the heat without adequate hydration; he had given a PowerPoint presentation on the subject just the day before the fatal run. And although
one might disagree as to whether Coombe had time to deliberate after
Waybright collapsed, plaintiffs argue, he certainly had time beforehand to make an unrushed decision about the need to have water on
hand. According to plaintiffs, it was this time to deliberate that transmuted what might otherwise be ordinary negligence into a form of
deliberate indifference cognizable under the U.S. Constitution.
The support for this argument comes from the Sixth Circuits
remarks in Estate of Owensby v. City of Cincinnati that "[t]he determining factor" when deciding whether deliberate indifference shocks
the conscience should be "whether the circumstances allowed the
state actors time to fully consider the potential consequences of their
conduct." 414 F.3d 596, 602 (6th Cir. 2005) (quotation omitted). But
the case law as a whole is against a general rule that time to deliberate
transforms negligent error into constitutionally shocking conduct. The
D.C. Circuit has rejected the rule, holding that "[t]he opportunity for
deliberation alone is not sufficient to apply" a lower bar to substantive
due process claims. Fraternal Order of Police Dept of Corr. Labor
Comm. v. Williams, 375 F.3d 1141, 1146 (D.C. Cir. 2004). And the
Supreme Court, we think, has done the same. In holding that due process does not require governmental employers to provide a safe workplace, but that state tort law may, see Collins v. City of Harker
Heights, 503 U.S. 115 (1992), the Court necessarily rejected the time
to deliberate theory for employers most often have time to deliberate about workplace conditions. The Court has also held that there is
no deliberate indifference without actual knowledge of a danger, see
Farmer v. Brennan, 511 U.S. 825, 837 (1994) and of course one
can have time to deliberate about danger without having actual
knowledge of it.
The time to deliberate theory is also difficult to apply. What part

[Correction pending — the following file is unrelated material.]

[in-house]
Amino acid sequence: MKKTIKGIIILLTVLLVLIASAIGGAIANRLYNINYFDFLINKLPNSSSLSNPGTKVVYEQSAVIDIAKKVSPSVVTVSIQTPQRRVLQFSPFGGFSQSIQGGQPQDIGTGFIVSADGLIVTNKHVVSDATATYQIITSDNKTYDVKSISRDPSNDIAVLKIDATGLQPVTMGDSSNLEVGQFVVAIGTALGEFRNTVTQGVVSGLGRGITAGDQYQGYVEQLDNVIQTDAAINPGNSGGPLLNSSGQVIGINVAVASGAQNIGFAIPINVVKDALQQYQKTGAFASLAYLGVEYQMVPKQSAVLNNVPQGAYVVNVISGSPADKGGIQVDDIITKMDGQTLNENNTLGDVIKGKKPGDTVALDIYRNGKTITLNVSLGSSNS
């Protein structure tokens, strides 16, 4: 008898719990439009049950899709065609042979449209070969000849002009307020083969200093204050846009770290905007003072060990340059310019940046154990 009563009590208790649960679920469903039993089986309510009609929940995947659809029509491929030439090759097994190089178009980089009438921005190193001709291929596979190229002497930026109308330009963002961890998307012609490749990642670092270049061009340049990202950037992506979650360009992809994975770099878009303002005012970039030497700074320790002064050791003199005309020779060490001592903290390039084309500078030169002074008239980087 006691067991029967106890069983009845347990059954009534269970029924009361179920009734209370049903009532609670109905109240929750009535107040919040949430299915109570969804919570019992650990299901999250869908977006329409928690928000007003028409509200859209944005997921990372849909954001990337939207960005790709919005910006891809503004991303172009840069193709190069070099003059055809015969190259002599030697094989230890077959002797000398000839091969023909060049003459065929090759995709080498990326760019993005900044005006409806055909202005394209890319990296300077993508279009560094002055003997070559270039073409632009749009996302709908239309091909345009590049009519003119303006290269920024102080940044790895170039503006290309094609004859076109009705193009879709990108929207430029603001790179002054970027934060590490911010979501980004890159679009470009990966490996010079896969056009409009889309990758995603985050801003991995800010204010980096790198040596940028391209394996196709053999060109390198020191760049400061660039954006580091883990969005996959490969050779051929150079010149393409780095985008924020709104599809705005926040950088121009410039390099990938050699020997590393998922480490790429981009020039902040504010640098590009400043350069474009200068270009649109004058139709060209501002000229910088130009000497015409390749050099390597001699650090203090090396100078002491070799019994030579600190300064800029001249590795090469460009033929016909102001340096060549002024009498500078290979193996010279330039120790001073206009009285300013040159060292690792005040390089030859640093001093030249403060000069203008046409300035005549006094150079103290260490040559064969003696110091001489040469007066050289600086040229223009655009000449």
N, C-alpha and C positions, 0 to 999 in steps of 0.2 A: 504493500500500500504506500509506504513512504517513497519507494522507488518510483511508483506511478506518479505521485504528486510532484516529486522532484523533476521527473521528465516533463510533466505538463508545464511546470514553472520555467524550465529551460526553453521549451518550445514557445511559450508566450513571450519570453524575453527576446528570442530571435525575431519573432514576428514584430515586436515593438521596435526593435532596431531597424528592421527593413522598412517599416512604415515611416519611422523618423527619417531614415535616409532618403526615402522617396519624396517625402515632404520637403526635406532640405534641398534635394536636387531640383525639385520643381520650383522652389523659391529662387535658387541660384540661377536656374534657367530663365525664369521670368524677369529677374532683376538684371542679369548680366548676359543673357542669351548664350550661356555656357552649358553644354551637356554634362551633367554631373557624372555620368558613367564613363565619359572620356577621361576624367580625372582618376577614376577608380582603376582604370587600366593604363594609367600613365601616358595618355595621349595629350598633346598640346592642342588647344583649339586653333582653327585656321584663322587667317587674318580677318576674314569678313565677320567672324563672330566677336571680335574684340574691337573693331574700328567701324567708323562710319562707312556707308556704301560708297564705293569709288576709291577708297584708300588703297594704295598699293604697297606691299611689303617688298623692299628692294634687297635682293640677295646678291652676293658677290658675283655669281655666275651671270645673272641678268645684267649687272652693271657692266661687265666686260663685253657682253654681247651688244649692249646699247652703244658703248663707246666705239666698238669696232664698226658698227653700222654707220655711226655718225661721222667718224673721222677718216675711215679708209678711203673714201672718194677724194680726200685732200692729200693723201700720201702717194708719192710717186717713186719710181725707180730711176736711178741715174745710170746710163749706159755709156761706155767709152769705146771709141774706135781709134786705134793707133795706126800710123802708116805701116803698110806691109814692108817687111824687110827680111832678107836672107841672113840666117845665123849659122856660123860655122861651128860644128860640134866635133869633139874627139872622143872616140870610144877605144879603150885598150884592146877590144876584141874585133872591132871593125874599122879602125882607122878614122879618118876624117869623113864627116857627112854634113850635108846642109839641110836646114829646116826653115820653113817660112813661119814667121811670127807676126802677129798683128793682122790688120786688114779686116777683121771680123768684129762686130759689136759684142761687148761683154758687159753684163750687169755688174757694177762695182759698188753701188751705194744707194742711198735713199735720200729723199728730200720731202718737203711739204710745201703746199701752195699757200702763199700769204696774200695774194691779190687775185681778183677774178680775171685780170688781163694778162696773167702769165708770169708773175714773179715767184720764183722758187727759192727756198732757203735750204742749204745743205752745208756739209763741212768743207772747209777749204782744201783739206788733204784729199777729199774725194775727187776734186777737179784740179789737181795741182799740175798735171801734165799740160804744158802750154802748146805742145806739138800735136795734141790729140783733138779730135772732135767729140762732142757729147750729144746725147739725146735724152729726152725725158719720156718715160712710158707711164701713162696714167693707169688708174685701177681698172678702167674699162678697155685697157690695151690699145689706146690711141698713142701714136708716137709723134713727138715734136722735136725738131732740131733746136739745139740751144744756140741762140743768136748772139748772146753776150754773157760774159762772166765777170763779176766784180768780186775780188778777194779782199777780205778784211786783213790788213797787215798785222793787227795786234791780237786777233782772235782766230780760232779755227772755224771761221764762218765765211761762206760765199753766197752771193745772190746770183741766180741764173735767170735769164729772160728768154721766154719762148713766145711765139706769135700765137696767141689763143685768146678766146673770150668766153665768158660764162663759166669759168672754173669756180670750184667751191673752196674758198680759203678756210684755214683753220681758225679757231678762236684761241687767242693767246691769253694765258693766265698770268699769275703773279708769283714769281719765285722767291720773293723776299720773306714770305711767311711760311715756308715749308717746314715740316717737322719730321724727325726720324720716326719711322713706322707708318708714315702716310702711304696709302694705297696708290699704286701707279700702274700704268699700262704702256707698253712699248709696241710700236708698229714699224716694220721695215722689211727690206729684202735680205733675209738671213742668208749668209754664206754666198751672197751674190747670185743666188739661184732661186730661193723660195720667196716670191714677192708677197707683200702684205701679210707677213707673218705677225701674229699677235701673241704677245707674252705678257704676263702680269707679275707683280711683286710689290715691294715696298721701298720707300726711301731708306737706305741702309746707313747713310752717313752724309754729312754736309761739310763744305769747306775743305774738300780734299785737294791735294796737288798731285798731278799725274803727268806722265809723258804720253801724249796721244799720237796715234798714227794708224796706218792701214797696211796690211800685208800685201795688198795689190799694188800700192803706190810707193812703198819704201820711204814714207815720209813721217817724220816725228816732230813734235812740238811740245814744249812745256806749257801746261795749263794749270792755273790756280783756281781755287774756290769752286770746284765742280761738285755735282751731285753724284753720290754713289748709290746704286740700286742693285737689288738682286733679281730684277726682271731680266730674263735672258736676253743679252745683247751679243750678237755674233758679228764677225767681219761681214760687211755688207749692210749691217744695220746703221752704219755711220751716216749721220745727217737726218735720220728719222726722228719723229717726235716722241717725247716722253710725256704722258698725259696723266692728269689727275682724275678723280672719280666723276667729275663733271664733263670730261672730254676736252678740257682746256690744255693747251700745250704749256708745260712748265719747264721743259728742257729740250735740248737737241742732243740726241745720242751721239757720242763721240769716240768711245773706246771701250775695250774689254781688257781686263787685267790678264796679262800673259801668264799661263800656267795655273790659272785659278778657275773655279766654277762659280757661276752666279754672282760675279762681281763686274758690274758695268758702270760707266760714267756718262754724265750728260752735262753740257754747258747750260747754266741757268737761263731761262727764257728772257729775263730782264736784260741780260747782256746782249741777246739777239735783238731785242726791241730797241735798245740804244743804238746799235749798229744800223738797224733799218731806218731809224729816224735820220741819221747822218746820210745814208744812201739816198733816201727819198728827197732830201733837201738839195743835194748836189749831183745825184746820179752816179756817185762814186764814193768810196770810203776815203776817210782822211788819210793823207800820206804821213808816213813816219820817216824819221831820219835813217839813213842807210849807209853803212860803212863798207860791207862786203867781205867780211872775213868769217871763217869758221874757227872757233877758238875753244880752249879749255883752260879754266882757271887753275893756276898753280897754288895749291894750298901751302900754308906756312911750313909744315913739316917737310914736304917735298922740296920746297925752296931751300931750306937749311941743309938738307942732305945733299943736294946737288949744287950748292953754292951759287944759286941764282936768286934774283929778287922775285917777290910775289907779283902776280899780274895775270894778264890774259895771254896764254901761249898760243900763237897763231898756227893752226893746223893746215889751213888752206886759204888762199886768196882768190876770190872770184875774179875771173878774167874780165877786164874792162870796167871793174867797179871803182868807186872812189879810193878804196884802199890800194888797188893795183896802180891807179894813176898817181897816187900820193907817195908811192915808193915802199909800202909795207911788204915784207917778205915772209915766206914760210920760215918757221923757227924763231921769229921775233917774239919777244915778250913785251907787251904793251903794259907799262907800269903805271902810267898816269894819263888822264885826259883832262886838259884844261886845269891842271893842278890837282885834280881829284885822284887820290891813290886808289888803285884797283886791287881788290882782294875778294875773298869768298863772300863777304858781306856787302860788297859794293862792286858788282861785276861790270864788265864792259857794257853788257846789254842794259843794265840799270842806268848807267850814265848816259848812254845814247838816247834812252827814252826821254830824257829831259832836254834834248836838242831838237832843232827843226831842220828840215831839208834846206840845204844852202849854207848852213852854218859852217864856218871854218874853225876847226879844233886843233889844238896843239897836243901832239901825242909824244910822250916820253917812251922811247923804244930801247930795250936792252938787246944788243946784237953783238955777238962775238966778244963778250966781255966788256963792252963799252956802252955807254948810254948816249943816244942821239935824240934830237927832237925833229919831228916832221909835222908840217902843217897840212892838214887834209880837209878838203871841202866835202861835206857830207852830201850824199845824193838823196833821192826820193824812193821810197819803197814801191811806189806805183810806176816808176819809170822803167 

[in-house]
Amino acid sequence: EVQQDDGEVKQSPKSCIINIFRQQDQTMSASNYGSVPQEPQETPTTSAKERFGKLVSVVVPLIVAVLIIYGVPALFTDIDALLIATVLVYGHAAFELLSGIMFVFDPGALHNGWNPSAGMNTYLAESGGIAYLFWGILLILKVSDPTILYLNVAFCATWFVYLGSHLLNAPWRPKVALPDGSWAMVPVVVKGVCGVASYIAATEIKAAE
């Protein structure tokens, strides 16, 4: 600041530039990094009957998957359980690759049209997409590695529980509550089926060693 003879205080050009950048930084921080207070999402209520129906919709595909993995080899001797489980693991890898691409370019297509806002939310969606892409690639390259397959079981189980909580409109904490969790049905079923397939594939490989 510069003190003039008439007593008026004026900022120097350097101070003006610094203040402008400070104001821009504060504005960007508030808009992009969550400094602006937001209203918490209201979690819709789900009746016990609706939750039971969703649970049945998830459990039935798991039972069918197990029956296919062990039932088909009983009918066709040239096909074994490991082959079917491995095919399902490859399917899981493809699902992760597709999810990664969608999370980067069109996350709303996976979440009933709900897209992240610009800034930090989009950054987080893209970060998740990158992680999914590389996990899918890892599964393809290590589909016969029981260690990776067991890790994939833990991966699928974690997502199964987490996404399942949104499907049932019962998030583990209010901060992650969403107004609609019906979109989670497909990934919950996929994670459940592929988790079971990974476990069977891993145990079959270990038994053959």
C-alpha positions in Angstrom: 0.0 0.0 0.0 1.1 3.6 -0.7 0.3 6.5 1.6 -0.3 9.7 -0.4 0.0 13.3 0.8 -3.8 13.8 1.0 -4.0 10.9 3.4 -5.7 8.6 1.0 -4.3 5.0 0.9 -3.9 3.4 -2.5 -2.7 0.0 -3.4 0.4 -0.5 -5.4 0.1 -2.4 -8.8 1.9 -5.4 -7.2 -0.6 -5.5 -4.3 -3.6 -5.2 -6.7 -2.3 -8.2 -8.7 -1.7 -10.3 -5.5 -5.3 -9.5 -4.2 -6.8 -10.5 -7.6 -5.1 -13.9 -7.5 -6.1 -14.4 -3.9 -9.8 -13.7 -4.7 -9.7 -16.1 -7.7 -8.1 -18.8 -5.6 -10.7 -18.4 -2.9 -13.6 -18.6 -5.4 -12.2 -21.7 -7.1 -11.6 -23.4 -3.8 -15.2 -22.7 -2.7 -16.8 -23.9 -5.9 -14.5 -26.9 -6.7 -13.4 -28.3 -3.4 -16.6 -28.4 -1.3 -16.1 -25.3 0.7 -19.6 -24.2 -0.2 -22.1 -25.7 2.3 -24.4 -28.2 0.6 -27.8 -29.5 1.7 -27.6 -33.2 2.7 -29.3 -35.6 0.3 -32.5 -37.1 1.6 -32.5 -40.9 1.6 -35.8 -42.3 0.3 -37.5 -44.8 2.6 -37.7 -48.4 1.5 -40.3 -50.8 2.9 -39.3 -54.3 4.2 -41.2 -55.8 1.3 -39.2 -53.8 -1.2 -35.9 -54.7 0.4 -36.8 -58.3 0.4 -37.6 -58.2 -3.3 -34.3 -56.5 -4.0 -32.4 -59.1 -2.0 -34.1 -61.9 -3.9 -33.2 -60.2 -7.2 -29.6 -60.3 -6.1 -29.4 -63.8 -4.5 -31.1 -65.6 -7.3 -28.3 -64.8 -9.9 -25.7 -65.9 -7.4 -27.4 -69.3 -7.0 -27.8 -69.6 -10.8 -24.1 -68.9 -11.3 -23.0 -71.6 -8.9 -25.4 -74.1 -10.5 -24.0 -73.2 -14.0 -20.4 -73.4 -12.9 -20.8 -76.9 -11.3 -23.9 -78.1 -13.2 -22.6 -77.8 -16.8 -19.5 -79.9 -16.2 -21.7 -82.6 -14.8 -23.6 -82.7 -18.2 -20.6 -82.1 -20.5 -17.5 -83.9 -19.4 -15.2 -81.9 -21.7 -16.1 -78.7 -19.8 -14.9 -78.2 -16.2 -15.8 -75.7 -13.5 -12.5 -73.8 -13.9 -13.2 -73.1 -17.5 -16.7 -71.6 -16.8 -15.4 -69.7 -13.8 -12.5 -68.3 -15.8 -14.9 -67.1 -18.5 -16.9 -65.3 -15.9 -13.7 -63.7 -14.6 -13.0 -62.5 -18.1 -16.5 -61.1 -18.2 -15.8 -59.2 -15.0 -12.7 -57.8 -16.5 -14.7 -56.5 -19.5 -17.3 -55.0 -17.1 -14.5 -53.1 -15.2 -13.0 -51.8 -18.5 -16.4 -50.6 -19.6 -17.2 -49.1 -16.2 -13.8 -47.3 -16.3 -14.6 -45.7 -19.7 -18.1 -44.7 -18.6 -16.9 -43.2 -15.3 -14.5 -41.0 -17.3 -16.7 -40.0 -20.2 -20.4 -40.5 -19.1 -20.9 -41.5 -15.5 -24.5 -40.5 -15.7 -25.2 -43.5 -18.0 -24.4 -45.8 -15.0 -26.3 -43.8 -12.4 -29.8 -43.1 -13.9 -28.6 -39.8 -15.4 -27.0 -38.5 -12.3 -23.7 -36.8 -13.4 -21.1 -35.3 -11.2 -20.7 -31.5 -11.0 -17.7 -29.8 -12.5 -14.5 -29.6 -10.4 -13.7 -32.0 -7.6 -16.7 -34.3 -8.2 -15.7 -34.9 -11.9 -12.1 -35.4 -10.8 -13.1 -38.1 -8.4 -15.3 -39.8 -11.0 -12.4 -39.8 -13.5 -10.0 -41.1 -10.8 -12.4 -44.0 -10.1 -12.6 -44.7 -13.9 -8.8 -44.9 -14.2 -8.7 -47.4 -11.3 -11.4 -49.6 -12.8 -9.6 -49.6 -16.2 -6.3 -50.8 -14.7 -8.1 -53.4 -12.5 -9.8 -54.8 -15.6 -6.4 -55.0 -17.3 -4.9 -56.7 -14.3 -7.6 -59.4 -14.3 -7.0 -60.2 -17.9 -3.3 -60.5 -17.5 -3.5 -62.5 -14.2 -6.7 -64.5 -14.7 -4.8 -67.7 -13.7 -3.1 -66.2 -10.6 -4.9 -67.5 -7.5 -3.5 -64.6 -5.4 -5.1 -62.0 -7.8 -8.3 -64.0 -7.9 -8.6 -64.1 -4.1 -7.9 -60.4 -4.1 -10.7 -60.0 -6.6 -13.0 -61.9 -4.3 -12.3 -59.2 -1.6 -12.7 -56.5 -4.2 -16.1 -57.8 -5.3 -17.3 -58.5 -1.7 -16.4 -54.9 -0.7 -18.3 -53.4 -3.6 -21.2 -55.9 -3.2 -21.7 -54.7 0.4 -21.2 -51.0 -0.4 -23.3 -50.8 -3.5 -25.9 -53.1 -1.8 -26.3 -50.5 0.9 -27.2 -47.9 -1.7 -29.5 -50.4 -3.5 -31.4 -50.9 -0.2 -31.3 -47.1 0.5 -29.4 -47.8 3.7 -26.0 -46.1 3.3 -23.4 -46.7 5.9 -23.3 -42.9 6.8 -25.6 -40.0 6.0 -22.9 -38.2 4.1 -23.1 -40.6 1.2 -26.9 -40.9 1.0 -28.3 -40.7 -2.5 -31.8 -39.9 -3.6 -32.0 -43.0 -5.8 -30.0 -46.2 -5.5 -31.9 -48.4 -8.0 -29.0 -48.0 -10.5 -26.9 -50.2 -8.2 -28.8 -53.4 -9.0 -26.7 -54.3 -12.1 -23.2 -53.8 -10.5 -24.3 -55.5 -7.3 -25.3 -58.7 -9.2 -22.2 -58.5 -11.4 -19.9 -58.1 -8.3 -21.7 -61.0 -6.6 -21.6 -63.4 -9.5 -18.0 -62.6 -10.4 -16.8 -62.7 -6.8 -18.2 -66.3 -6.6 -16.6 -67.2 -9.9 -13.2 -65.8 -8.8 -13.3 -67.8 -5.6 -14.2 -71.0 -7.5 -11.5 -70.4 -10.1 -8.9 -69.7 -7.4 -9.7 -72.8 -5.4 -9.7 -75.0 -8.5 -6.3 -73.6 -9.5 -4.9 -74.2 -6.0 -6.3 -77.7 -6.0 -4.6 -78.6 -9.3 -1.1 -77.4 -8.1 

of the challenged conduct matters? Does the opportunity to deliberate
begin months or weeks before an accident, the night before, or at the
time events unfolded? This question would emerge in many cases
besides Waybrights because longstanding conditions often lead to
rapidly unfolding harm. Also, when has one had enough time to deliberate? What kind of prior notice of potential danger causes the delib-



erative duty to kick in? These and other questions have real litigious
potential. Indeed, they threaten more cases like the present one, where
confusion over what belongs in state and what in federal court leads
to delay for plaintiffs in getting relief and uncertainty for defendants
in finding out if liability attaches.
Plaintiffs second argument is that a federal question arises because
Coombe and Waybright were in what the Supreme Court has called
"a special relationship." See DeShaney v. Winnebago County Dept of
Social Servs., 489 U.S. 189, 197-200 (1989). It is true that, where the
state is in a special relationship to a private individual, it acquires a
duty to act on that individuals behalf and its failures to act are measured on a deliberate indifference standard; that is why a conscious
disregard of the rights of prisoners, pretrial detainees, and committed
mental patients have traditionally been examined for deliberate indifference. See Patten v. Nichols, 274 F.3d 829, 836-37 (4th Cir. 2001).
The problem is that "special relationship" is a term of art that does not